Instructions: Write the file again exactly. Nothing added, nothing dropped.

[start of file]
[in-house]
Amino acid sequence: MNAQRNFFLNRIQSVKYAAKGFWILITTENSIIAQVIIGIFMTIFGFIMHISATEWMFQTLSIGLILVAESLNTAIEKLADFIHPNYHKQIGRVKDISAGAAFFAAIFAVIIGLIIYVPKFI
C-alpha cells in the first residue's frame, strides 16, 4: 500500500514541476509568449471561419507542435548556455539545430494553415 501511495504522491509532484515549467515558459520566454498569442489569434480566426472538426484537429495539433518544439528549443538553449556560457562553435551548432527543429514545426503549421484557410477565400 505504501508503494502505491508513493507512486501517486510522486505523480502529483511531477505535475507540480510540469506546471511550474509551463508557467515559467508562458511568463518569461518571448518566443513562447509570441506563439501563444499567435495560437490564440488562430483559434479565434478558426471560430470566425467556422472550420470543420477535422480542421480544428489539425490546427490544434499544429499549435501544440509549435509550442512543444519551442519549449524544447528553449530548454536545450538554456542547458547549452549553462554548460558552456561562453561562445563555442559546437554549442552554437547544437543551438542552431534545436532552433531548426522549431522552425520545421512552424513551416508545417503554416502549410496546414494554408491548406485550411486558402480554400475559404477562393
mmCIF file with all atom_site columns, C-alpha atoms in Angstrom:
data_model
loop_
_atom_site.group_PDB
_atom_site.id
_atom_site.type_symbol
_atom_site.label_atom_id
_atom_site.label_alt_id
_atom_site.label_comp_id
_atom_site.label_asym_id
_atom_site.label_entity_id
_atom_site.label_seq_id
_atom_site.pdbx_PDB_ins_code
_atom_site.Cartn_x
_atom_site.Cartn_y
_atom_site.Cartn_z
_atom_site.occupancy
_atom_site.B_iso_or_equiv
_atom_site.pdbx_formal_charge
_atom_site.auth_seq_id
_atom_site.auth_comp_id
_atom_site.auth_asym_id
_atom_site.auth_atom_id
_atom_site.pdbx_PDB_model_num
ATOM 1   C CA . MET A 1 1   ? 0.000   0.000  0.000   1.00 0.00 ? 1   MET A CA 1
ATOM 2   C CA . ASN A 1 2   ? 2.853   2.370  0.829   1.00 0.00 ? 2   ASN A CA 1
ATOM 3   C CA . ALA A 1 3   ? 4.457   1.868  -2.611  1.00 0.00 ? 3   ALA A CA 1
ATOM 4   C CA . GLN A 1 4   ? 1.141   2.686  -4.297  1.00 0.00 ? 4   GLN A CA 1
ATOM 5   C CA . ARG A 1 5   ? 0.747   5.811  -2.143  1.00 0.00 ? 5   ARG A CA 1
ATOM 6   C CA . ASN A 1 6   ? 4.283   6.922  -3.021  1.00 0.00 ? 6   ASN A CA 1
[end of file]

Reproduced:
[in-house]
Amino acid sequence: MNAQRNFFLNRIQSVKYAAKGFWILITTENSIIAQVIIGIFMTIFGFIMHISATEWMFQTLSIGLILVAESLNTAIEKLADFIHPNYHKQIGRVKDISAGAAFFAAIFAVIIGLIIYVPKFI
C-alpha cells in the first residue's frame, strides 16, 4: 500500500514541476509568449471561419507542435548556455539545430494553415 501511495504522491509532484515549467515558459520566454498569442489569434480566426472538426484537429495539433518544439528549443538553449556560457562553435551548432527543429514545426503549421484557410477565400 505504501508503494502505491508513493507512486501517486510522486505523480502529483511531477505535475507540480510540469506546471511550474509551463508557467515559467508562458511568463518569461518571448518566443513562447509570441506563439501563444499567435495560437490564440488562430483559434479565434478558426471560430470566425467556422472550420470543420477535422480542421480544428489539425490546427490544434499544429499549435501544440509549435509550442512543444519551442519549449524544447528553449530548454536545450538554456542547458547549452549553462554548460558552456561562453561562445563555442559546437554549442552554437547544437543551438542552431534545436532552433531548426522549431522552425520545421512552424513551416508545417503554416502549410496546414494554408491548406485550411486558402480554400475559404477562393
mmCIF file with all atom_site columns, C-alpha atoms in Angstrom:
data_model
loop_
_atom_site.group_PDB
_atom_site.id
_atom_site.type_symbol
_atom_site.label_atom_id
_atom_site.label_alt_id
_atom_site.label_comp_id
_atom_site.label_asym_id
_atom_site.label_entity_id
_atom_site.label_seq_id
_atom_site.pdbx_PDB_ins_code
_atom_site.Cartn_x
_atom_site.Cartn_y
_atom_site.Cartn_z
_atom_site.occupancy
_atom_site.B_iso_or_equiv
_atom_site.pdbx_formal_charge
_atom_site.auth_seq_id
_atom_site.auth_comp_id
_atom_site.auth_asym_id
_atom_site.auth_atom_id
_atom_site.pdbx_PDB_model_num
ATOM 1   C CA . MET A 1 1   ? 0.000   0.000  0.000   1.00 0.00 ? 1   MET A CA 1
ATOM 2   C CA . ASN A 1 2   ? 2.853   2.370  0.829   1.00 0.00 ? 2   ASN A CA 1
ATOM 3   C CA . ALA A 1 3   ? 4.457   1.868  -2.611  1.00 0.00 ? 3   ALA A CA 1
ATOM 4   C CA . GLN A 1 4   ? 1.141   2.686  -4.297  1.00 0.00 ? 4   GLN A CA 1
ATOM 5   C CA . ARG A 1 5   ? 0.747   5.811  -2.143  1.00 0.00 ? 5   ARG A CA 1
ATOM 6   C CA . ASN A 1 6   ? 4.283   6.922  -3.021  1.00 0.00 ? 6   ASN A CA 1